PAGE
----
But I digress. Jafa's contributions are important not just because he has an amazing eye for color and light, and can he get focus pulled? Well, take a look at his latest She Walked Calmly Disappearing Into the Darkness (2007), directed by a young filmmaker, Malik Hassan Sayed. Note all the ways Jafa plays with focus and point of view, from razor sharp edges, and life-radiating flesh and skin, to impressionistic brushes that had me thinking of artist Gerhard Richter's various photo-paintings particularly the Family, Women, and Baader-Meinhof series. Apparently Jafa and Sayed are business partners and Sayed has been fortunate to have Jafa as a mentor as well. This willingness to work with and mentor younger and/or less established filmmakers early in their careers, while they're still shooting short narrative work is the other reason Jafa's contributions are salient, particularly to filmmakers of African descent. Back in the day a number of filmmakers got their start through programs at regional public television stations WNET-NY and the like, but many of those internship and journeyperson avenues have long since disappeared. Mentoring the next generation is imperative (take a look at Sayeed's imdb page to trace his work alongside Jafa as his junior and then equal; both are Howard University alum). Also worth noting is Jafa's long association with filmmaker/scholar Manthia Diawara, as cinematographer for most of Diawara's documentaries. Many successful directors of photography/cinematographers who early-on worked in both documentary and narrative features end up in working in feature films full-stop, but Jafa has continued to lend his eye to documentary work. Why is this important? Crudely put--documentaries are not just talking moving-picture books. They are part of a cinematic tradition and if a director chooses to tell a non-fiction story visually then it's no sin to create a work that is visually expressive and evocative of that story, and even beautiful. Cinematography in this field is also key as documentary is genre in which most of the stories of folks of African descent are told. Shearer was a visual storyteller; her documentary is powerful because of the way the rigorous research was combined with Jafa's photography, Morgan Freeman's warmly authoritative narration, and the music and sound. Speaking of the latter, She Walked Calmly Disappearing Into the Darkness features some edgy, under the skin, ambient bass pulsings by the singular bassist/composer Melvin Gibbs (Harriet Tubman, Melvin Runs the Hoodoo Down, Elevated Entity, Liberation Theology, Rollins Band). Check It Out.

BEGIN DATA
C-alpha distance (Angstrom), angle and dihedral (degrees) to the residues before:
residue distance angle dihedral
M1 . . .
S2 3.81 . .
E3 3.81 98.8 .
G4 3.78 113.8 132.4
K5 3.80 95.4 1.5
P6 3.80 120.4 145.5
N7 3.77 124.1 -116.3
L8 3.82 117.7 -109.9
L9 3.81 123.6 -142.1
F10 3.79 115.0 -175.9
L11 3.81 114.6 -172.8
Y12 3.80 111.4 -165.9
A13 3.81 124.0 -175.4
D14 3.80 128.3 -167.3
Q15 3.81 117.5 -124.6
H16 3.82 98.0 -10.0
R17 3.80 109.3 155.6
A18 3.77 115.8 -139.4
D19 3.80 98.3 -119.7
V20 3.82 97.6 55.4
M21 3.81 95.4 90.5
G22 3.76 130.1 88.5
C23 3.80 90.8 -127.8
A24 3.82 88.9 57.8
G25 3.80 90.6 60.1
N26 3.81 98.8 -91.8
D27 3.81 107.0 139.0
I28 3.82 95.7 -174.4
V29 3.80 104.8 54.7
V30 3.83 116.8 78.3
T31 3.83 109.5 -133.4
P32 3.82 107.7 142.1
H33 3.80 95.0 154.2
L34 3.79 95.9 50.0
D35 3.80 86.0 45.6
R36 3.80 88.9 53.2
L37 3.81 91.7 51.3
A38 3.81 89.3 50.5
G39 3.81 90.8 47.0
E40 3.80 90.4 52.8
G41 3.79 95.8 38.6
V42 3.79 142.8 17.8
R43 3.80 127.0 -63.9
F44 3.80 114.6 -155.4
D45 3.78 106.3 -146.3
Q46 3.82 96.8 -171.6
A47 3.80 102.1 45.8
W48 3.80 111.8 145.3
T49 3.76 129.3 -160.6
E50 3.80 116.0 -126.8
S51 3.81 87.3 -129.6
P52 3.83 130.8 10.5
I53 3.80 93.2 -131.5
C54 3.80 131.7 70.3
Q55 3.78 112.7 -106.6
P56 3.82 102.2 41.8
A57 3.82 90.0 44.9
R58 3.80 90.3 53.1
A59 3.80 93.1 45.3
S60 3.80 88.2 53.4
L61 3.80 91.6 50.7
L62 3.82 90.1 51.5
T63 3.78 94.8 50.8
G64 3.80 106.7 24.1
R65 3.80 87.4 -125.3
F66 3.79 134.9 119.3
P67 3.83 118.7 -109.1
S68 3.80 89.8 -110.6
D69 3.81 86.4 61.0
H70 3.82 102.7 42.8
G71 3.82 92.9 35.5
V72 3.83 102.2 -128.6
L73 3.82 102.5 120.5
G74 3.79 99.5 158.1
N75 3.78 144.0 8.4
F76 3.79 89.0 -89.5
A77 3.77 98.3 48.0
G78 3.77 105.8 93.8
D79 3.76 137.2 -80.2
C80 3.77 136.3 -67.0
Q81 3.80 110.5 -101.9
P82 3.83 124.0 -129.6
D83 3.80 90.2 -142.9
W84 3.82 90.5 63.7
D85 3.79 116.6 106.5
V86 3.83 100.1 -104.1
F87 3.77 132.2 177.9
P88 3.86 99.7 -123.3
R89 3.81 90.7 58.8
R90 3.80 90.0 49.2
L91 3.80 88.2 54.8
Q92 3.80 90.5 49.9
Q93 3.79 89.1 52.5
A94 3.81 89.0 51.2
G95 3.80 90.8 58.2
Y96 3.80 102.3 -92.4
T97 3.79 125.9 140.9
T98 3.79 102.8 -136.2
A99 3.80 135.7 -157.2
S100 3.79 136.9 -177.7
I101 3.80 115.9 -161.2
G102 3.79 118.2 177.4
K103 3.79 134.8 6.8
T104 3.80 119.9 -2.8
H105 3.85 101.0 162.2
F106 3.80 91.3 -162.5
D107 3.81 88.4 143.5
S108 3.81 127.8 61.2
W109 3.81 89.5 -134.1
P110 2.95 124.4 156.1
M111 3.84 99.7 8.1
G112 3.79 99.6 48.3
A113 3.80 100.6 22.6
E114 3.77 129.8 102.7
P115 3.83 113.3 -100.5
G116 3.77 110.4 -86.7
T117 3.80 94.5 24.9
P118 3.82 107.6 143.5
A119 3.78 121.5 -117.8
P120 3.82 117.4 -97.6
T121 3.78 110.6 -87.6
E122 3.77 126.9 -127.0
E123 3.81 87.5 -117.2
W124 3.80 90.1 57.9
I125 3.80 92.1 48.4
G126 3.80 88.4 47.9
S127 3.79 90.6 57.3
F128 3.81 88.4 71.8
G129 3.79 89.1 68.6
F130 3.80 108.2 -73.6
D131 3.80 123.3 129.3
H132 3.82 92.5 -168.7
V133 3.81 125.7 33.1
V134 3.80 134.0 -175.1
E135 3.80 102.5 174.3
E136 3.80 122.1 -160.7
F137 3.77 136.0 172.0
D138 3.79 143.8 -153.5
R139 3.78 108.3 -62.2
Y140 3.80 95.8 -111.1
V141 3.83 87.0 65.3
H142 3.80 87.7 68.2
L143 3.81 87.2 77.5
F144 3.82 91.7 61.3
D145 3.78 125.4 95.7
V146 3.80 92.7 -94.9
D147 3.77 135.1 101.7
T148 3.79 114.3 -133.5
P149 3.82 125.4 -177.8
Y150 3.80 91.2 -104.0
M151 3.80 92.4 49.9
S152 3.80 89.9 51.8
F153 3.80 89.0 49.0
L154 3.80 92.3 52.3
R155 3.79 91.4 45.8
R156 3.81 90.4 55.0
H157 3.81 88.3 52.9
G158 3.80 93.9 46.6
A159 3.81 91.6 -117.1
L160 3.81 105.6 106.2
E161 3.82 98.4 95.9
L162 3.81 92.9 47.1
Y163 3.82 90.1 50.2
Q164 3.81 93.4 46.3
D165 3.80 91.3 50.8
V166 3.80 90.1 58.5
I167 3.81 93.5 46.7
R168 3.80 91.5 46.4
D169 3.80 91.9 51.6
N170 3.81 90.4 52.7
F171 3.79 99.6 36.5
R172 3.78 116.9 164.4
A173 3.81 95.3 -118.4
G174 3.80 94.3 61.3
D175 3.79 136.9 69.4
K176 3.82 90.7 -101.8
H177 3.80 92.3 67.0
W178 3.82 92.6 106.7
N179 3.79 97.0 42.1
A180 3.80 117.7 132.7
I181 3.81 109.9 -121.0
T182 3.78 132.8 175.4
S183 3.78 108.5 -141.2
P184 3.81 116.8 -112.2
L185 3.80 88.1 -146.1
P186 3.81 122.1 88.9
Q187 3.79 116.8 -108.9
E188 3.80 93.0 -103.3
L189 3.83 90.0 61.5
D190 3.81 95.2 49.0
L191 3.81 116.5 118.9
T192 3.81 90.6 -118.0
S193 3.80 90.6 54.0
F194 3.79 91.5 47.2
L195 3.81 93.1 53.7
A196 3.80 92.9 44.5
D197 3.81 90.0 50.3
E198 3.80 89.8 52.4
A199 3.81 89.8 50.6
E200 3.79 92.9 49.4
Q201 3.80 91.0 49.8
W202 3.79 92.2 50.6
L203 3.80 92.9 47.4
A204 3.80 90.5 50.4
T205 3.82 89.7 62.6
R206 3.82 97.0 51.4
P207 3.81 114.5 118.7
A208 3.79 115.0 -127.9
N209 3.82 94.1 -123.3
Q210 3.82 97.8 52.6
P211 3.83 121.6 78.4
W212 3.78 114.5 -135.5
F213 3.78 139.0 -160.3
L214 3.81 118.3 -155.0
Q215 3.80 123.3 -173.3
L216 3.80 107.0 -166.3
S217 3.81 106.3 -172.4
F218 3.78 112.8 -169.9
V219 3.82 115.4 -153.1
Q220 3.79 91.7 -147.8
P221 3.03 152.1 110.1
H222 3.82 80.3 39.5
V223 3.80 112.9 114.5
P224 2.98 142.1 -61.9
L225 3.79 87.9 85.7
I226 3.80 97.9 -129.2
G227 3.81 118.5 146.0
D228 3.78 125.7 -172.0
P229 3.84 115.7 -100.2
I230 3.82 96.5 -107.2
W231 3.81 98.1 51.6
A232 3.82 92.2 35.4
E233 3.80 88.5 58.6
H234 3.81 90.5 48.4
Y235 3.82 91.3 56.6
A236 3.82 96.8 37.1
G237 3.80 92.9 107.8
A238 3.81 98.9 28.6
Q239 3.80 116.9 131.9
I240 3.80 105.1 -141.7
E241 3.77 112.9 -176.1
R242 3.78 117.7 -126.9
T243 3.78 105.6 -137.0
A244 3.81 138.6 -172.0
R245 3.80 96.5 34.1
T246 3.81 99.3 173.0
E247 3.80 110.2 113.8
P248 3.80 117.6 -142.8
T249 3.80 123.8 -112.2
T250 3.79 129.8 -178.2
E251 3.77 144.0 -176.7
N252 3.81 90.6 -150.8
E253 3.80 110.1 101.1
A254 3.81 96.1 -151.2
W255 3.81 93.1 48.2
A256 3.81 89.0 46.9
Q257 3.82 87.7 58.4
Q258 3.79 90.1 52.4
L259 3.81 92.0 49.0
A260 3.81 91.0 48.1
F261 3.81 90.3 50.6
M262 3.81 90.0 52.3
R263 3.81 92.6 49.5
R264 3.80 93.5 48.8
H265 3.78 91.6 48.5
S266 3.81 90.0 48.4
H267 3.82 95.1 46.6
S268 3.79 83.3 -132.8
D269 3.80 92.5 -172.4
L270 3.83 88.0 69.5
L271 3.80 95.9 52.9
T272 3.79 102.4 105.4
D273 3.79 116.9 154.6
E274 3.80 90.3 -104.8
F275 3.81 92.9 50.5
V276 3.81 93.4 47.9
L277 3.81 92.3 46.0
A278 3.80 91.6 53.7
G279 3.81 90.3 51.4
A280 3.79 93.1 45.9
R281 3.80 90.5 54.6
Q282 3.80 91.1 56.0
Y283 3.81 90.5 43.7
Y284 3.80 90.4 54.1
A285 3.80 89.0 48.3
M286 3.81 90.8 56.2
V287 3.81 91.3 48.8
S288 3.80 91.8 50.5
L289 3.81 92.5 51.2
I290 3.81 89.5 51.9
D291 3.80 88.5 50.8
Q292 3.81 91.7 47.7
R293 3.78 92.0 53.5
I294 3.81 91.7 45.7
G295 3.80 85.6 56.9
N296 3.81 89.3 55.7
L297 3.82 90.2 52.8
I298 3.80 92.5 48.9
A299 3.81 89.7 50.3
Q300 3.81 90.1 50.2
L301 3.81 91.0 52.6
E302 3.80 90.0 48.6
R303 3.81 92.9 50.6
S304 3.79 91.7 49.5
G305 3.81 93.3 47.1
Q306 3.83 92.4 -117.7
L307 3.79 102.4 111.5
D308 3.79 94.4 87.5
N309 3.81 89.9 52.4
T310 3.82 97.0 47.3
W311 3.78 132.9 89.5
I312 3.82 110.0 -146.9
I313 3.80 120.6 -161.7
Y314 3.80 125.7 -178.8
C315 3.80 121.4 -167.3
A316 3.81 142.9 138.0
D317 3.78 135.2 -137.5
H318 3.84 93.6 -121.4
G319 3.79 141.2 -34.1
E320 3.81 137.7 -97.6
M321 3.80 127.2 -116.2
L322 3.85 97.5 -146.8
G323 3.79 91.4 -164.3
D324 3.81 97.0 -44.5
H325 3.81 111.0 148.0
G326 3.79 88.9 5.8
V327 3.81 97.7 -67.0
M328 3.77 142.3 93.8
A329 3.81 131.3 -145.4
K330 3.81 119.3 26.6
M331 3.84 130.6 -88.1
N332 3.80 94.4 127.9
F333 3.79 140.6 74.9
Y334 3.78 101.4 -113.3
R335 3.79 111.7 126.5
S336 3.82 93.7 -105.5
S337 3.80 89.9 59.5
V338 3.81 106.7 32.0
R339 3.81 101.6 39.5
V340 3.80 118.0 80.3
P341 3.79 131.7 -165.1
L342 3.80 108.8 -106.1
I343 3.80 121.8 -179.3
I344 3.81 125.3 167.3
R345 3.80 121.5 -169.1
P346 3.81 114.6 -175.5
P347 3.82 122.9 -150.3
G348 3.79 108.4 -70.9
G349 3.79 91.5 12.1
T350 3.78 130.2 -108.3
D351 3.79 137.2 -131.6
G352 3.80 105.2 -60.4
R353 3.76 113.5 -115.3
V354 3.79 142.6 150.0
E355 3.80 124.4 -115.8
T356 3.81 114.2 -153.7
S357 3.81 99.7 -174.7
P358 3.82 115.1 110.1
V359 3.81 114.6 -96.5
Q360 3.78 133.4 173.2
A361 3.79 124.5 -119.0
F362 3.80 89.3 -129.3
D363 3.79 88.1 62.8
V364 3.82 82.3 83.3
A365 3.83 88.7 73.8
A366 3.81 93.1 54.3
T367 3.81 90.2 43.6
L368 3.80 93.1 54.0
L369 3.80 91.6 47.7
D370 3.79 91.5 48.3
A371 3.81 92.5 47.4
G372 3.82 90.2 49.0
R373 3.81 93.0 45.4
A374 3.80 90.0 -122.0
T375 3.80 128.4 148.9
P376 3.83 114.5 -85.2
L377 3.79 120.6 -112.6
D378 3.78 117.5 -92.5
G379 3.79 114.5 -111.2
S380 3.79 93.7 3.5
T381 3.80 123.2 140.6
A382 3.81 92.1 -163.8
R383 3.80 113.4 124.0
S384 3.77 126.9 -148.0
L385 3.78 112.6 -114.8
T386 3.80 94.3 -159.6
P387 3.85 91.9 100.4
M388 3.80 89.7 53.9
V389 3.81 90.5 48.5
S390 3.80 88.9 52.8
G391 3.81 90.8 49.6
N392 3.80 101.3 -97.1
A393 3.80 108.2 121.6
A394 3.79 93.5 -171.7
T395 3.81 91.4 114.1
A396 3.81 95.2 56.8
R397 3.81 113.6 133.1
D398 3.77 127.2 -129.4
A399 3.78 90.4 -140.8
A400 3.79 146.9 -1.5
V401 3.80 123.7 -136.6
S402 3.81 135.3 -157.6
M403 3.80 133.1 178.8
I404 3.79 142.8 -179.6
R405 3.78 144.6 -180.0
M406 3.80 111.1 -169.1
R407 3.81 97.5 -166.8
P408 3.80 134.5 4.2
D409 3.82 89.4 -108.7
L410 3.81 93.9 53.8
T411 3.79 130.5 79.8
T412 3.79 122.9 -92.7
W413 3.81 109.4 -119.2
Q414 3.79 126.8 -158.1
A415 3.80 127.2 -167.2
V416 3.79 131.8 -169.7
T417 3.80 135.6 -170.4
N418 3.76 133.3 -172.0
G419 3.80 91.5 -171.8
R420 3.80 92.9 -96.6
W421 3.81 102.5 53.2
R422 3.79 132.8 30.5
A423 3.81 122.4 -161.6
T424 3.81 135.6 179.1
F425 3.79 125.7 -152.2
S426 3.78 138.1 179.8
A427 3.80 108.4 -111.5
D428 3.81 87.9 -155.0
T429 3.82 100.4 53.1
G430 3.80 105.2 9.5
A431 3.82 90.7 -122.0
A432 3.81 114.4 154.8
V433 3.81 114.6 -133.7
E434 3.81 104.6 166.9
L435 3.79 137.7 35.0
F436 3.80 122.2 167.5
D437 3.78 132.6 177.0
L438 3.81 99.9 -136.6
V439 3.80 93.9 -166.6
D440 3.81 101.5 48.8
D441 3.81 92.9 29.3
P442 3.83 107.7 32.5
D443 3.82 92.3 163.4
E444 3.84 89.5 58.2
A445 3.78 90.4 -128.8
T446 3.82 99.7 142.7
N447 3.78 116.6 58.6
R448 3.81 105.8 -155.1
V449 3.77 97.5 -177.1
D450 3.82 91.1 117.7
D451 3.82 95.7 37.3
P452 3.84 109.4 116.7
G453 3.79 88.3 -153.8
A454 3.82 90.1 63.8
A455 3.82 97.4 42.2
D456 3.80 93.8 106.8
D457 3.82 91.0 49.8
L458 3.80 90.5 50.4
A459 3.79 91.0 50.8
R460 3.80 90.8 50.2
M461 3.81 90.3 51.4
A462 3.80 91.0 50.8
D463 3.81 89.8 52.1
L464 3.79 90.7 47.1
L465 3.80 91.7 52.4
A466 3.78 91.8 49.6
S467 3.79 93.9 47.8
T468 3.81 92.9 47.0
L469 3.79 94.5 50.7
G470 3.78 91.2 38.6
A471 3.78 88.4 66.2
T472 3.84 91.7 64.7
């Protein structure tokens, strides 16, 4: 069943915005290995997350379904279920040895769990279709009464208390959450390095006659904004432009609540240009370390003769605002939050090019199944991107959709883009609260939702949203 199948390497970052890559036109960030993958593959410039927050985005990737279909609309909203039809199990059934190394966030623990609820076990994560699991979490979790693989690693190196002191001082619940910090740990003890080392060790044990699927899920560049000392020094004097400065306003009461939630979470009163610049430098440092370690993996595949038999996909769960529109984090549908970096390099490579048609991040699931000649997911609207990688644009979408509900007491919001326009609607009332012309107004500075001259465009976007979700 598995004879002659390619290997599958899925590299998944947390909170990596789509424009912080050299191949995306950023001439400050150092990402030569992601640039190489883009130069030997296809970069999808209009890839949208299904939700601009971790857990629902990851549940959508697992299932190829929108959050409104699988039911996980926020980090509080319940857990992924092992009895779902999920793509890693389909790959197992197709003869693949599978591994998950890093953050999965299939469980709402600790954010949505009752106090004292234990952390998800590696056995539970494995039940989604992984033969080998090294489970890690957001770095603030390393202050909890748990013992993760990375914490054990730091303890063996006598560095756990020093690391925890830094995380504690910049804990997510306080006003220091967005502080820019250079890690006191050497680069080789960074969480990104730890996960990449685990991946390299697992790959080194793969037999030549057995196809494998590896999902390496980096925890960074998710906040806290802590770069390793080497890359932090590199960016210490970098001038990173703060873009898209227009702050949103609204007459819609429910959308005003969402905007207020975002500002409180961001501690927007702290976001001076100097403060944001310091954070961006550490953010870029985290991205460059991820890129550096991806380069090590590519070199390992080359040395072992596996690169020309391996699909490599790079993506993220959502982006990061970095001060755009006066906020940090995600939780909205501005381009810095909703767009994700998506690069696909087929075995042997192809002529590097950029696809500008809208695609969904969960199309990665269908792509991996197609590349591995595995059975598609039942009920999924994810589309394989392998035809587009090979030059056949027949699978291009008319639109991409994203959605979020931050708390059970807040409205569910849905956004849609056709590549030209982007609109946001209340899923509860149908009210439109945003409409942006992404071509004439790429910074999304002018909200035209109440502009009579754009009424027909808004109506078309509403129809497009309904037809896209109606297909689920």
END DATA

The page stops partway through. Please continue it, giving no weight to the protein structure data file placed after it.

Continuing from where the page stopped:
Endnote I: